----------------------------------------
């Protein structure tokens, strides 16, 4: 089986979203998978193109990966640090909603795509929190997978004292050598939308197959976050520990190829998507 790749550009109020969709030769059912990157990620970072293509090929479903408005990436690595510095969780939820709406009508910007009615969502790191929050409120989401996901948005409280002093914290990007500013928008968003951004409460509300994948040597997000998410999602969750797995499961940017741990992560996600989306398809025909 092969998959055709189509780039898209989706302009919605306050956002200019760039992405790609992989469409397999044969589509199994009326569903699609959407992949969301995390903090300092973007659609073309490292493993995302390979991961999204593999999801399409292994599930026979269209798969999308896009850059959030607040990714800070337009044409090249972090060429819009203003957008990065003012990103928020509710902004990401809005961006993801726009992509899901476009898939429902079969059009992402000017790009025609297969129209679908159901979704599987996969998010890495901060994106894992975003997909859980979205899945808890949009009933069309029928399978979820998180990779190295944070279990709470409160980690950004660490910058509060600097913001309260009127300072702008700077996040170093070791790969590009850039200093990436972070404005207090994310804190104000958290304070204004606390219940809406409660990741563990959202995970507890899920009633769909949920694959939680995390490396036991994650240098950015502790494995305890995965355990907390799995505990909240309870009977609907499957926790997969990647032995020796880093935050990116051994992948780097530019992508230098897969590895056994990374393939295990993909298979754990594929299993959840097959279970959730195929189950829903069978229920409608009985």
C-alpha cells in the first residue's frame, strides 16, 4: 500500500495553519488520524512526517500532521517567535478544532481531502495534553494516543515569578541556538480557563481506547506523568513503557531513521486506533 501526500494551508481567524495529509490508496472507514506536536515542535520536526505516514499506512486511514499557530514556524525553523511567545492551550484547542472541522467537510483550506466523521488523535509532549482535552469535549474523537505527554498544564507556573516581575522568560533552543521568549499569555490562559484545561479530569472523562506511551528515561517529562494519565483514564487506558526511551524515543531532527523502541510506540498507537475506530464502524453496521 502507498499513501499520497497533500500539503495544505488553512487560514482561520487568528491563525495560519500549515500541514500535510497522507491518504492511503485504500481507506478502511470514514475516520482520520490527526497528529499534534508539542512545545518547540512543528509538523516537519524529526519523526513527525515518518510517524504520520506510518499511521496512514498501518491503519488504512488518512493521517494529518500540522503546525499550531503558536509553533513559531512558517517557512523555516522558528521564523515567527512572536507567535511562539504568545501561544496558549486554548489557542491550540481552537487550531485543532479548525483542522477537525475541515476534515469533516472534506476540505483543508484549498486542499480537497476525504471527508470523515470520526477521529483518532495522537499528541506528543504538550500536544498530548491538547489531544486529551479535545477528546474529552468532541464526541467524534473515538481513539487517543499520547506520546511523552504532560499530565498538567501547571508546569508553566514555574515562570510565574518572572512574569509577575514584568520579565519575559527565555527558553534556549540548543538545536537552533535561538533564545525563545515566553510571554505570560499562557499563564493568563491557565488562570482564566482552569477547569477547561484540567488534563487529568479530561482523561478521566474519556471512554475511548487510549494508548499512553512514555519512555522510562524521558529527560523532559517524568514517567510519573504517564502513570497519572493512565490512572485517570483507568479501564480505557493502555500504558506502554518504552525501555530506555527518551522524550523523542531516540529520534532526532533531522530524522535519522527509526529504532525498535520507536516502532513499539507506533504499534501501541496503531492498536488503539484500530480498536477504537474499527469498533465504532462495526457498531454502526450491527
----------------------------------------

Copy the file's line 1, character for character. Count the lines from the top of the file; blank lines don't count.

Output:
């Protein structure tokens, strides 16, 4: 089986979203998978193109990966640090909603795509929190997978004292050598939308197959976050520990190829998507 790749550009109020969709030769059912990157990620970072293509090929479903408005990436690595510095969780939820709406009508910007009615969502790191929050409120989401996901948005409280002093914290990007500013928008968003951004409460509300994948040597997000998410999602969750797995499961940017741990992560996600989306398809025909 092969998959055709189509780039898209989706302009919605306050956002200019760039992405790609992989469409397999044969589509199994009326569903699609959407992949969301995390903090300092973007659609073309490292493993995302390979991961999204593999999801399409292994599930026979269209798969999308896009850059959030607040990714800070337009044409090249972090060429819009203003957008990065003012990103928020509710902004990401809005961006993801726009992509899901476009898939429902079969059009992402000017790009025609297969129209679908159901979704599987996969998010890495901060994106894992975003997909859980979205899945808890949009009933069309029928399978979820998180990779190295944070279990709470409160980690950004660490910058509060600097913001309260009127300072702008700077996040170093070791790969590009850039200093990436972070404005207090994310804190104000958290304070204004606390219940809406409660990741563990959202995970507890899920009633769909949920694959939680995390490396036991994650240098950015502790494995305890995965355990907390799995505990909240309870009977609907499957926790997969990647032995020796880093935050990116051994992948780097530019992508230098897969590895056994990374393939295990993909298979754990594929299993959840097959279970959730195929189950829903069978229920409608009985």